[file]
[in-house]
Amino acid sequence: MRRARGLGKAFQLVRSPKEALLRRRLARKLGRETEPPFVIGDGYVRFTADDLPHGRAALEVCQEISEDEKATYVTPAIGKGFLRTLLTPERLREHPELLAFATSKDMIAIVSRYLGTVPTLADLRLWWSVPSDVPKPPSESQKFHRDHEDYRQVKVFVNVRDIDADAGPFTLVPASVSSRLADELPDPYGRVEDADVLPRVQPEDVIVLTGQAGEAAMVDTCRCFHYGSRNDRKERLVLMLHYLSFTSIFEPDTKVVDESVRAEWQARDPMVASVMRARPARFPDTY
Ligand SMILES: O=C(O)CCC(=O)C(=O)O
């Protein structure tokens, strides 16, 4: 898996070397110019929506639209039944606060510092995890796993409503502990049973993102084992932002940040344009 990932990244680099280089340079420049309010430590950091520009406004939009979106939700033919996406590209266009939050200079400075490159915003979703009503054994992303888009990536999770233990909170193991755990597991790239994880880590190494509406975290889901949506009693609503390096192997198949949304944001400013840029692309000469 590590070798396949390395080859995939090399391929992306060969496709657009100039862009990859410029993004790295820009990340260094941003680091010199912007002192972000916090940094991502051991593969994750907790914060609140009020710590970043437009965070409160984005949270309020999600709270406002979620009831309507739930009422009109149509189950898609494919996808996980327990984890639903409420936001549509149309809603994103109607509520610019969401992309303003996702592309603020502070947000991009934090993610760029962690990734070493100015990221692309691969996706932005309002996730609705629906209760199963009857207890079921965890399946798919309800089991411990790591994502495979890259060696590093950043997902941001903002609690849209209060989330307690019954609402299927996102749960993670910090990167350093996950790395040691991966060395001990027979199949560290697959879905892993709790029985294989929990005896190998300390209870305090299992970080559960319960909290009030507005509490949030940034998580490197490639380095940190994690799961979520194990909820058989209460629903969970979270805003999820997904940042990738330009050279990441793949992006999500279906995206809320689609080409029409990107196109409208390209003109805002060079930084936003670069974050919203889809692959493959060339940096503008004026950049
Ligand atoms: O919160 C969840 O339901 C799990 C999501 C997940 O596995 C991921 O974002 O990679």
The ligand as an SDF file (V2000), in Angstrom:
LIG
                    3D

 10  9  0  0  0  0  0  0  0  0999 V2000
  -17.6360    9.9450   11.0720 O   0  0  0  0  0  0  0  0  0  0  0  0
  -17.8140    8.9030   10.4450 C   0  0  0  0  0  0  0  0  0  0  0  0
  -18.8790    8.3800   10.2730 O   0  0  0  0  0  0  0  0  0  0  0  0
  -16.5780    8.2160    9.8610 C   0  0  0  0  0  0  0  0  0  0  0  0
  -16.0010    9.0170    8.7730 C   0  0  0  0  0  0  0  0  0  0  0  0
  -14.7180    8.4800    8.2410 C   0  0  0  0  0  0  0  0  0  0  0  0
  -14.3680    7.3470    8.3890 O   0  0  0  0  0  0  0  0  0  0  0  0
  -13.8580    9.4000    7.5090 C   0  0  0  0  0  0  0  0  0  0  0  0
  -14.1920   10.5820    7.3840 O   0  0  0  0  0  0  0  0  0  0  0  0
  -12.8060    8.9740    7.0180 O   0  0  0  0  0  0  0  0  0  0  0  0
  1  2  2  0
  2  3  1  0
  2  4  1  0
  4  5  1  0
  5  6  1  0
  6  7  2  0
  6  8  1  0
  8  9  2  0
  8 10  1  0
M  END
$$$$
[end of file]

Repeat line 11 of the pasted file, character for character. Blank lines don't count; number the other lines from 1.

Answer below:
  -17.8140    8.9030   10.4450 C   0  0  0  0  0  0  0  0  0  0  0  0